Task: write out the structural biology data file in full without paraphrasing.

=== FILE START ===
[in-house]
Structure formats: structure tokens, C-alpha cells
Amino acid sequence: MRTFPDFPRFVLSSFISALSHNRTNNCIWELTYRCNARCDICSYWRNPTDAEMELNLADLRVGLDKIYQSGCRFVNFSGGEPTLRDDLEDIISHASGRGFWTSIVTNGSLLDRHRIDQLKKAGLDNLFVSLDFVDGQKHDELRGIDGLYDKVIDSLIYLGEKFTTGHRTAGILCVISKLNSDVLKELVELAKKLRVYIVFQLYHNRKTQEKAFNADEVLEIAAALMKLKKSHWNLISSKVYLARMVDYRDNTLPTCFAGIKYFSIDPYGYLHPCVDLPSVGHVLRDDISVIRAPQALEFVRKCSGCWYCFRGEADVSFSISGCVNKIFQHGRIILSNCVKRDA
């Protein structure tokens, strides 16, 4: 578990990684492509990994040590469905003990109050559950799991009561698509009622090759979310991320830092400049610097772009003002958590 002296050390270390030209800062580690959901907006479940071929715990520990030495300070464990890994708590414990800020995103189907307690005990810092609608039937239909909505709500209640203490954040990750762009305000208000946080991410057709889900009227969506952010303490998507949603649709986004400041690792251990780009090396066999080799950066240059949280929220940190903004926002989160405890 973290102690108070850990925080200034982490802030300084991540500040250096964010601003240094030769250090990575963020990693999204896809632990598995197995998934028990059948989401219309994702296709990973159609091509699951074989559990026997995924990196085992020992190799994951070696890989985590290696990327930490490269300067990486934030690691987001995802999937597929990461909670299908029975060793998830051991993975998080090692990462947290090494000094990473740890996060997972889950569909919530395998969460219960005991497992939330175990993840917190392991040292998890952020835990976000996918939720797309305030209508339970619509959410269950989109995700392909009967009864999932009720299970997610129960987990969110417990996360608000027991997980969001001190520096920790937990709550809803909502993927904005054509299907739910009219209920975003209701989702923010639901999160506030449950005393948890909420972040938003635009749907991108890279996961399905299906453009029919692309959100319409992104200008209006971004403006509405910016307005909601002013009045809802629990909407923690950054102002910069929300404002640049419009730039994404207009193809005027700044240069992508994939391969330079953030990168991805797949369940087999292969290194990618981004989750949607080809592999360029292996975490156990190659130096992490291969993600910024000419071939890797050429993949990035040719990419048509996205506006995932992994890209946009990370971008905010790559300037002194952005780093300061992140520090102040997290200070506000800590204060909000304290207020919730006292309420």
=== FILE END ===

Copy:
[in-house]
Structure formats: structure tokens, C-alpha cells
Amino acid sequence: MRTFPDFPRFVLSSFISALSHNRTNNCIWELTYRCNARCDICSYWRNPTDAEMELNLADLRVGLDKIYQSGCRFVNFSGGEPTLRDDLEDIISHASGRGFWTSIVTNGSLLDRHRIDQLKKAGLDNLFVSLDFVDGQKHDELRGIDGLYDKVIDSLIYLGEKFTTGHRTAGILCVISKLNSDVLKELVELAKKLRVYIVFQLYHNRKTQEKAFNADEVLEIAAALMKLKKSHWNLISSKVYLARMVDYRDNTLPTCFAGIKYFSIDPYGYLHPCVDLPSVGHVLRDDISVIRAPQALEFVRKCSGCWYCFRGEADVSFSISGCVNKIFQHGRIILSNCVKRDA
């Protein structure tokens, strides 16, 4: 578990990684492509990994040590469905003990109050559950799991009561698509009622090759979310991320830092400049610097772009003002958590 002296050390270390030209800062580690959901907006479940071929715990520990030495300070464990890994708590414990800020995103189907307690005990810092609608039937239909909505709500209640203490954040990750762009305000208000946080991410057709889900009227969506952010303490998507949603649709986004400041690792251990780009090396066999080799950066240059949280929220940190903004926002989160405890 973290102690108070850990925080200034982490802030300084991540500040250096964010601003240094030769250090990575963020990693999204896809632990598995197995998934028990059948989401219309994702296709990973159609091509699951074989559990026997995924990196085992020992190799994951070696890989985590290696990327930490490269300067990486934030690691987001995802999937597929990461909670299908029975060793998830051991993975998080090692990462947290090494000094990473740890996060997972889950569909919530395998969460219960005991497992939330175990993840917190392991040292998890952020835990976000996918939720797309305030209508339970619509959410269950989109995700392909009967009864999932009720299970997610129960987990969110417990996360608000027991997980969001001190520096920790937990709550809803909502993927904005054509299907739910009219209920975003209701989702923010639901999160506030449950005393948890909420972040938003635009749907991108890279996961399905299906453009029919692309959100319409992104200008209006971004403006509405910016307005909601002013009045809802629990909407923690950054102002910069929300404002640049419009730039994404207009193809005027700044240069992508994939391969330079953030990168991805797949369940087999292969290194990618981004989750949607080809592999360029292996975490156990190659130096992490291969993600910024000419071939890797050429993949990035040719990419048509996205506006995932992994890209946009990370971008905010790559300037002194952005780093300061992140520090102040997290200070506000800590204060909000304290207020919730006292309420």